Hybrid Trailer Pros & Cons - Page 2
 
 

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Hybrid Trailer Pros & Cons

This is a discussion on Hybrid Trailer Pros & Cons within the Horse Trailers forums, part of the Barns, Boarding, and Farms category
  • What odse a hybord trailer look like
  • Horse trailer stock hybrid 2 horse

 
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    11-16-2010, 02:02 AM
  #11
Yearling
What ever you prefer! That trailer looks really nice. But I agree that the stock types are more open and airy... good thing! You want air circulation. Summer gets Hot!!
If you're really worried about cold, can you trailer with a blanket on your horse?
     
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    11-16-2010, 06:24 PM
  #12
Trained
Yeah, I think I'll stay on my original path of the combo trailer. The Merhow has aluminum floors which I was warned about several times over. I think the Equibreeze is a far better design. Yes I guess I could just blanket in winter. We're not talking lots of trips in the really cold months, and they'd only be a few miles at most to go over to friends' barns to play.
     
    11-16-2010, 07:09 PM
  #13
Trained
Aluminum floors are the best way to go. You should keep mats in them but they never rot and they never rust.
     
    11-16-2010, 07:26 PM
  #14
Trained
I have a friend who's aluminum floors corroded away within 5 years of getting her trailer. The rivets went bad and she said there is no way to replace an aluminum floor. Now I'm confused again!!
     
    11-17-2010, 10:02 AM
  #15
Trained
I've seen floors in aluminum stock trailers that have lasted 20 years or better. Semi trailers that haul cattle are also made out of aluminum and last a long time. The only reason for an aluminum floor to corrode is if the aluminum abutts a dissimilar metal and produces electolosis.
     
    11-17-2010, 10:20 AM
  #16
Yearling
I have 2 horse slant stock/combo, plan to retrofit with plexiglass for rainy/cold weather. In the meantime, we blanket for cold weather travel and Murphy's law does dictate that you will only have to haul sick horses in cold weather. I'm very happy with it; it's more flexible for multiple uses than the box horse trailer that I used to have. It's also true that you can put the horse in the front slant stall, so the breeze from the open stock windows is less so they get less chilled.

Look for rubber torsion suspension, for a smoother ride for your horse; and check out the seam between the tack area and the stall area of the trailer - some combo trailers have a gap that allows shavings and road dust (and you know what else) to get into the tack area.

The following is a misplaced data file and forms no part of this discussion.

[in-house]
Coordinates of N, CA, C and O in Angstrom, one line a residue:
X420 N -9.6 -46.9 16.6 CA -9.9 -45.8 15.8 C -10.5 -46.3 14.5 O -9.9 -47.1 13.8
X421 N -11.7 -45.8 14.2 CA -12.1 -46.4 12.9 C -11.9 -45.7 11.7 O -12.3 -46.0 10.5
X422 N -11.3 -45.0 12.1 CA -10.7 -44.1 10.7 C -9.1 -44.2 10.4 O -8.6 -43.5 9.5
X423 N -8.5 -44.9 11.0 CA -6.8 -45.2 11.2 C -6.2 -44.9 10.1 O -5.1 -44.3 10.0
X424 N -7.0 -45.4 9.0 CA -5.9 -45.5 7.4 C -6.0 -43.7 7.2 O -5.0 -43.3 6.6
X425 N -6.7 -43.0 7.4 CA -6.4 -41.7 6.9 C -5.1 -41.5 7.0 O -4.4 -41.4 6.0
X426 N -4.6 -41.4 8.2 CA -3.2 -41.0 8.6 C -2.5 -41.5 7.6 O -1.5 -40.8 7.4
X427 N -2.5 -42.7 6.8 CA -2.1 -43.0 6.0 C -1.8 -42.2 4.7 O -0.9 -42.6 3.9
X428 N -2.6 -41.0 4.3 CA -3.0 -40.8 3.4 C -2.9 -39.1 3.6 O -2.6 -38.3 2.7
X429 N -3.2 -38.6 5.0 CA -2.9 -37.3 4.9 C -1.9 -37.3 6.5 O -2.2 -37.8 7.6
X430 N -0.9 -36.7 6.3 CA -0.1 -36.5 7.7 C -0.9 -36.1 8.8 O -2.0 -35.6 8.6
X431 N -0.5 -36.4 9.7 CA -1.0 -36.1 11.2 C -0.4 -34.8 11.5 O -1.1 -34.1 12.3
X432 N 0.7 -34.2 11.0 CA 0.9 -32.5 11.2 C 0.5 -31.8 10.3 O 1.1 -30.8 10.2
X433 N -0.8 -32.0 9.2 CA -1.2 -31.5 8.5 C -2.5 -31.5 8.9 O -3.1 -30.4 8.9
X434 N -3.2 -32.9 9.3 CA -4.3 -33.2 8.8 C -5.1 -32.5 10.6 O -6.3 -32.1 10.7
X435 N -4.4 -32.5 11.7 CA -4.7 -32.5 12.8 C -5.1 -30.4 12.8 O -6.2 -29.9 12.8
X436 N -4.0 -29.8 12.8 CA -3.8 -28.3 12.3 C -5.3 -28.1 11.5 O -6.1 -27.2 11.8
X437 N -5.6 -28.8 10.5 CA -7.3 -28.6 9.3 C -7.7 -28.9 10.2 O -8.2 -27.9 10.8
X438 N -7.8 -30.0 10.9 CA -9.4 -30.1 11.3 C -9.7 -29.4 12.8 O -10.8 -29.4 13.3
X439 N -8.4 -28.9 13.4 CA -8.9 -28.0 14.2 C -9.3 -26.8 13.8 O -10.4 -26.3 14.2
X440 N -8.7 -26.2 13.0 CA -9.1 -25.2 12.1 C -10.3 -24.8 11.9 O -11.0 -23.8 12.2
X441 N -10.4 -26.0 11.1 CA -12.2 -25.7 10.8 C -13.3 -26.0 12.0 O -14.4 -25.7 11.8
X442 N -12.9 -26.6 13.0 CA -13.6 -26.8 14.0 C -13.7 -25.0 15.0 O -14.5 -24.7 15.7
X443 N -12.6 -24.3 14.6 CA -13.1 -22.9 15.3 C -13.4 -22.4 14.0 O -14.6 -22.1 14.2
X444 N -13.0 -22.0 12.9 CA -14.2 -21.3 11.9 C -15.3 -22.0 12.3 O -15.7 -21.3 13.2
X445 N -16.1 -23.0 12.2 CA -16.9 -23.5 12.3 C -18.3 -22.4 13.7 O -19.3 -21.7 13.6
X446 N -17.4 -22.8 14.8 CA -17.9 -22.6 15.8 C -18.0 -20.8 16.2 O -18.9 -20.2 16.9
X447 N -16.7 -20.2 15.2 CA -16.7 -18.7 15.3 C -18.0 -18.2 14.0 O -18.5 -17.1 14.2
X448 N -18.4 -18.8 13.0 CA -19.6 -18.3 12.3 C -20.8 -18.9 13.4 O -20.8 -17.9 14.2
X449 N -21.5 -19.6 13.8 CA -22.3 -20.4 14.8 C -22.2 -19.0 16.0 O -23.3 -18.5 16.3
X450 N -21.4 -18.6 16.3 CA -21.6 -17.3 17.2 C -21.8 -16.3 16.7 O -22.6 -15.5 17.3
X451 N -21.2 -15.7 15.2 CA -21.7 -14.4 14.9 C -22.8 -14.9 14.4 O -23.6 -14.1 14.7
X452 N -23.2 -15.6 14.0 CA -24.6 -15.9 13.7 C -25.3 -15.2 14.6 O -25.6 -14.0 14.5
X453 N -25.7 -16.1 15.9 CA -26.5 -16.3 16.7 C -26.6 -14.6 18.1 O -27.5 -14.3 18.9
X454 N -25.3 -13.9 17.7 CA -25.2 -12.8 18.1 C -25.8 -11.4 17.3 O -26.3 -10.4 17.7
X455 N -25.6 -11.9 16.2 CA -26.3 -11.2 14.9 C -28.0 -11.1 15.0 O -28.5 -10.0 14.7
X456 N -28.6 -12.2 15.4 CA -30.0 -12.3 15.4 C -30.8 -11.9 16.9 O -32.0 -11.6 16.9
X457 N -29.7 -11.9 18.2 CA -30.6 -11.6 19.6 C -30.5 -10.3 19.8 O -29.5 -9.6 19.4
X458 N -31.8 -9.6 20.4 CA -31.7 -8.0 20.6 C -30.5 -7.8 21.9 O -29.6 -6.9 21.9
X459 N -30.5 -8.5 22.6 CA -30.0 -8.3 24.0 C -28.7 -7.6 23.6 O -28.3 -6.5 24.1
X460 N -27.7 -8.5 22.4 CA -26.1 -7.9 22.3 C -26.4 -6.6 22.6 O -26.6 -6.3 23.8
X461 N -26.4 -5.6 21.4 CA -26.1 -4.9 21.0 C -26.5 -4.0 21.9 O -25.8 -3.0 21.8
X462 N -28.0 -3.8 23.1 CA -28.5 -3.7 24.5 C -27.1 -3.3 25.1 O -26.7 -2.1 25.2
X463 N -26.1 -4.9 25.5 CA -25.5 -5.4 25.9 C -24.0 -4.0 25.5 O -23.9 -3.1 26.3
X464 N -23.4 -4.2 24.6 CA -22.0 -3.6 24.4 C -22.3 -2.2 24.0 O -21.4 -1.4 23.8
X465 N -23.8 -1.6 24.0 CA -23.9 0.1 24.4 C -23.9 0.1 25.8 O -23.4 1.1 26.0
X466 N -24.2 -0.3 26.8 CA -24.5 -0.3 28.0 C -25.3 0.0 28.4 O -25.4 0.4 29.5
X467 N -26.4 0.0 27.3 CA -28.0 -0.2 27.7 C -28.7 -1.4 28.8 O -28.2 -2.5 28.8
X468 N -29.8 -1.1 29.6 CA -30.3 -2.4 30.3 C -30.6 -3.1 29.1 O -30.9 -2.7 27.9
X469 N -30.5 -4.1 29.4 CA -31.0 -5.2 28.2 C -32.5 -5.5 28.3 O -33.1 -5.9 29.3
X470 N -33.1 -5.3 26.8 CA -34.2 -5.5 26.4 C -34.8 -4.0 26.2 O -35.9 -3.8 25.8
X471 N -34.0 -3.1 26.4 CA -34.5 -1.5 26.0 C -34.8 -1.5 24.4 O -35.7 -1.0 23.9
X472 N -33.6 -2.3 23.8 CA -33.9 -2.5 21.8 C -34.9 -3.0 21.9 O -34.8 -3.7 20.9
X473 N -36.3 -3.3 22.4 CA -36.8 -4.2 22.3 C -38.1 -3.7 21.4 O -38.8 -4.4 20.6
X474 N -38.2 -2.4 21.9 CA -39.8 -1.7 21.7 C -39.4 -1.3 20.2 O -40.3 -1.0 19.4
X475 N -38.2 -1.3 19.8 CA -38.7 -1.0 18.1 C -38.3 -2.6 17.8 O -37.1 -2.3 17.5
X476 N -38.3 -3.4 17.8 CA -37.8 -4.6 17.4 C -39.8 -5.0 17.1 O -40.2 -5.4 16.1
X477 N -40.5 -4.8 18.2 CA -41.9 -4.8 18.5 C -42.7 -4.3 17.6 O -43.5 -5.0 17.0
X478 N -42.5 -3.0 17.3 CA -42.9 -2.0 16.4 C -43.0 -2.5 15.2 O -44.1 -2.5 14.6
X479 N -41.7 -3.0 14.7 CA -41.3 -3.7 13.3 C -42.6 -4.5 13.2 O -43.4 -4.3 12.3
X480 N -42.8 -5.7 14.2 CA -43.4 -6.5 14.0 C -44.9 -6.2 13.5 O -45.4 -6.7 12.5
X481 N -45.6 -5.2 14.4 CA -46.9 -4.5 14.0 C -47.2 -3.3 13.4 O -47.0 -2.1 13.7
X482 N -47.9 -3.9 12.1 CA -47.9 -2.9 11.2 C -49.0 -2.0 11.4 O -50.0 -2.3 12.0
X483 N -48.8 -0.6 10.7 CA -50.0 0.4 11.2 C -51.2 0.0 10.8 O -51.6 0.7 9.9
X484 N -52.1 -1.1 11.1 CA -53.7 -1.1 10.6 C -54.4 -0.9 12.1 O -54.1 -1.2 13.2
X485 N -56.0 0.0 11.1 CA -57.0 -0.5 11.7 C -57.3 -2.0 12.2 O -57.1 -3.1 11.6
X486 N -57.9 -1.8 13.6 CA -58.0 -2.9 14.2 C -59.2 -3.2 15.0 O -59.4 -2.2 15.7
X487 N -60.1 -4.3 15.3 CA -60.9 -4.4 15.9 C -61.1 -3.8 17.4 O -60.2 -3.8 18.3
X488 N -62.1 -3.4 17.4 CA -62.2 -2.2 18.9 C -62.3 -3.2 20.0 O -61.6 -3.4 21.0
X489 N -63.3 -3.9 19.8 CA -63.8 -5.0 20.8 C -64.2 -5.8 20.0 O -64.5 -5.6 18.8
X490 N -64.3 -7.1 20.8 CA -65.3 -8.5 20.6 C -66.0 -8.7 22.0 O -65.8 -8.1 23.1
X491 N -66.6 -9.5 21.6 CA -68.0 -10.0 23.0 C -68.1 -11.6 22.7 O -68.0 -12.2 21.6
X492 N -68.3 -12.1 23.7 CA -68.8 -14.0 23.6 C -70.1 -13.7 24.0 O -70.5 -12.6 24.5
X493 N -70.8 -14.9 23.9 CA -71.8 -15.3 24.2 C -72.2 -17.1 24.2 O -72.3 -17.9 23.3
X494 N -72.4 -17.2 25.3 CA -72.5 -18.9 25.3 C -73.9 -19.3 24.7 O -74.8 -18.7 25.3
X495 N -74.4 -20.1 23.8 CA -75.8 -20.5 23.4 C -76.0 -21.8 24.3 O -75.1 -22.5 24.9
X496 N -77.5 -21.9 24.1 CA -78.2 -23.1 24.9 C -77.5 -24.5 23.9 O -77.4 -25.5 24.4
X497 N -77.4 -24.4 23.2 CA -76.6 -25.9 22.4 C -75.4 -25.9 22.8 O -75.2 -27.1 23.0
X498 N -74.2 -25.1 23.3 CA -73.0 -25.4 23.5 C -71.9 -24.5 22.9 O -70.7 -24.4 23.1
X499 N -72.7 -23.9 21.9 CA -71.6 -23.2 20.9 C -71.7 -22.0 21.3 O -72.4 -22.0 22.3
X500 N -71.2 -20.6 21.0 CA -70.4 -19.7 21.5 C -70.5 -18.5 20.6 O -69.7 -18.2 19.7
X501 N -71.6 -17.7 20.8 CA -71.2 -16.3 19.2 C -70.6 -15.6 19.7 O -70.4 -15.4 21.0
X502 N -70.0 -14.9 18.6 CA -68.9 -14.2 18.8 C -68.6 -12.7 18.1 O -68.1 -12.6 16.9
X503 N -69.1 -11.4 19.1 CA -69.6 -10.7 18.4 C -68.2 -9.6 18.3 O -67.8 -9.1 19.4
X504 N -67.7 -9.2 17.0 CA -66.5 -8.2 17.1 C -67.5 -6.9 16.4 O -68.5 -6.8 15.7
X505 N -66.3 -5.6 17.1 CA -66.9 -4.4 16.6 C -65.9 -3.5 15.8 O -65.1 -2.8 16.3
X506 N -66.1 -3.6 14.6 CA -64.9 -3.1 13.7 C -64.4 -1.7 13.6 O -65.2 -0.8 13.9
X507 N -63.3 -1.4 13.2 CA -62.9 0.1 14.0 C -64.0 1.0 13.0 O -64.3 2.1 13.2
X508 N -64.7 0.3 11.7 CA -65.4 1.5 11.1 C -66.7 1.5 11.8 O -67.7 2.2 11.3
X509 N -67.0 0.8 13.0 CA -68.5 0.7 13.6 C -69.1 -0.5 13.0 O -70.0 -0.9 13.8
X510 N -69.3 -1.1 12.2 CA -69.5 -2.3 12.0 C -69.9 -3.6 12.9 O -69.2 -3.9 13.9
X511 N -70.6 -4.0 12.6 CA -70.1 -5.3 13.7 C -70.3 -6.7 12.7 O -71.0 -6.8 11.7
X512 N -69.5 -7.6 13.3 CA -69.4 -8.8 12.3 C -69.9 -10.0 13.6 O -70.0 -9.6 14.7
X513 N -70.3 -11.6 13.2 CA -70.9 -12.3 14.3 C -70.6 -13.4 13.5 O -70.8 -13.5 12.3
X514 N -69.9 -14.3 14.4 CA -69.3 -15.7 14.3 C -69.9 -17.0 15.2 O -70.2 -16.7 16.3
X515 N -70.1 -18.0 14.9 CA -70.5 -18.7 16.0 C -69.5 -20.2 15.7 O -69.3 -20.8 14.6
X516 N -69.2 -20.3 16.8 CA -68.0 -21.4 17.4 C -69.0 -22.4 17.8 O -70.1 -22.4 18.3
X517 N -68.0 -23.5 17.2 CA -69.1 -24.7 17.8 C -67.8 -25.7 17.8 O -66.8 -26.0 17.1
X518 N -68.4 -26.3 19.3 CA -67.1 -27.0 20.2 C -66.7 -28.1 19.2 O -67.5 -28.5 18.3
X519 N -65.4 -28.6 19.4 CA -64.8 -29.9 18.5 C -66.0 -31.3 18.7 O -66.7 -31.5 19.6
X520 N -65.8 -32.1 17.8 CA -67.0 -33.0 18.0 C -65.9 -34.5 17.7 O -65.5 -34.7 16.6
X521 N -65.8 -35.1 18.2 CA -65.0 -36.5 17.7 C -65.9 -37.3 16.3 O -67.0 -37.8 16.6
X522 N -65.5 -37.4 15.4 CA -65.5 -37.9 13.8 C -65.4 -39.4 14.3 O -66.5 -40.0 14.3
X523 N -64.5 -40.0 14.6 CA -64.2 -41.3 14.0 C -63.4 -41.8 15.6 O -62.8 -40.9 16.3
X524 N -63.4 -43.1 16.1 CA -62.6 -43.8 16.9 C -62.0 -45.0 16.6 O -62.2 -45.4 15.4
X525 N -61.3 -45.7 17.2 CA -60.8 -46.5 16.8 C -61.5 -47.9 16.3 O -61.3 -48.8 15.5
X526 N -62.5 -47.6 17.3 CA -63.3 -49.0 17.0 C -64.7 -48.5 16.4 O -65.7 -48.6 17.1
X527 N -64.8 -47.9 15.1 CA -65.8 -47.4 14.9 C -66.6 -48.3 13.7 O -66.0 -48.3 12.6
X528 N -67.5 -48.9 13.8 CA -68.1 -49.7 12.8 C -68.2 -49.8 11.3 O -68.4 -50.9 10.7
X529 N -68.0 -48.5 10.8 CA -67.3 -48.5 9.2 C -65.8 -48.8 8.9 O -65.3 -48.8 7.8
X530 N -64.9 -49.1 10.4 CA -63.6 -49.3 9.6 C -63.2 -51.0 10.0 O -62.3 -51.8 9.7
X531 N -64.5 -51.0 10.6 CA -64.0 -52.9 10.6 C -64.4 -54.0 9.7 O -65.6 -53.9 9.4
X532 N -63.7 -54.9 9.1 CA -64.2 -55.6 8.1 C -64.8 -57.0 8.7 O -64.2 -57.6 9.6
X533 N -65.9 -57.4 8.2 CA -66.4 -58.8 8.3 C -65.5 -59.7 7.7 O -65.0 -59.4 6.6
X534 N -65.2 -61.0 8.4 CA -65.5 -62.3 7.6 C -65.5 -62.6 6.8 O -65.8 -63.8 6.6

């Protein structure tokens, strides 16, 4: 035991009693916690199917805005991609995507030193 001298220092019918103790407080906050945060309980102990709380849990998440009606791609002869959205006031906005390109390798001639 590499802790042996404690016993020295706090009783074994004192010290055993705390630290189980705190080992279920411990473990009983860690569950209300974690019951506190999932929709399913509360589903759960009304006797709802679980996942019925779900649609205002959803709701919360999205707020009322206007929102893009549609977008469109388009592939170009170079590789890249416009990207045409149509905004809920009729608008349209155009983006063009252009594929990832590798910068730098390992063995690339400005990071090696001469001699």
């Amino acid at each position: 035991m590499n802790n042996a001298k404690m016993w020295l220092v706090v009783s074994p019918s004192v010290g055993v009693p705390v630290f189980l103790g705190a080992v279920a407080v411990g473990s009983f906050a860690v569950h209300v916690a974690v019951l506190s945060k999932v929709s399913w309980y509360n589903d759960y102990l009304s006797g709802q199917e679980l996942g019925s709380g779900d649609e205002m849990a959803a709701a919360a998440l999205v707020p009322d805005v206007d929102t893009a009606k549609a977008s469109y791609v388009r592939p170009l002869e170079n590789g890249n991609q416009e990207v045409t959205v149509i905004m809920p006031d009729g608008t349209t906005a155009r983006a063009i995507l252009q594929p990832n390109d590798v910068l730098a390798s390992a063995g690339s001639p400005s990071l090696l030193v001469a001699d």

Good luck!
     
    11-17-2010, 12:22 PM
  #17
Showing
I have a stock, and one of the reason I got it (besides the price ) is because I was shopping in summer. It was SO much cooler than more expensive "standard" 2-horse ones that I made my choice. I plan on putting the plastic sheets on sides for the winter. Will see how it goes...
     
    11-17-2010, 06:01 PM
  #18
Trained
Ladytrails, looks like the stock combo I've been liking does have the good suspension.

7000 lbs. Dual axles – Dexter rubber torsion suspension w/4 wheel brakes

I really like that Merhow, but so far there is just nothing I don't like about the Equibreeze combo trailer. It seems to have all the high end things where it counts. 90% of my trips will be in fair weather, and I do love the fact that he won't overheat in the dogs days of summer. Thanks for all the input.
     
    11-18-2010, 07:30 AM
  #19
Banned
Quote:
Originally Posted by kevinshorses    
Aluminum floors are the best way to go. You should keep mats in them but they never rot and they never rust.
Not necessarily true.

In the states that use a lot of road salt the salt can get in crevices and cause the aluminum to corrode just like it does to steel. It just does not rust so people think it is fine.

I prefer aluminum, but it is not a no maintenance will last forever with out ever corroding wonder material that so many people think it is.
     
    11-18-2010, 07:09 PM
  #20
Trained
Quote:
Originally Posted by Alwaysbehind    
Not necessarily true.


I prefer aluminum, but it is not a no maintenance will last forever with out ever corroding wonder material that so many people think it is.
That being said, I live near the coast, so lots of salt to be had. The trailer is a 2005 model. Would you buy a 5 year old aluminum trailer?
     

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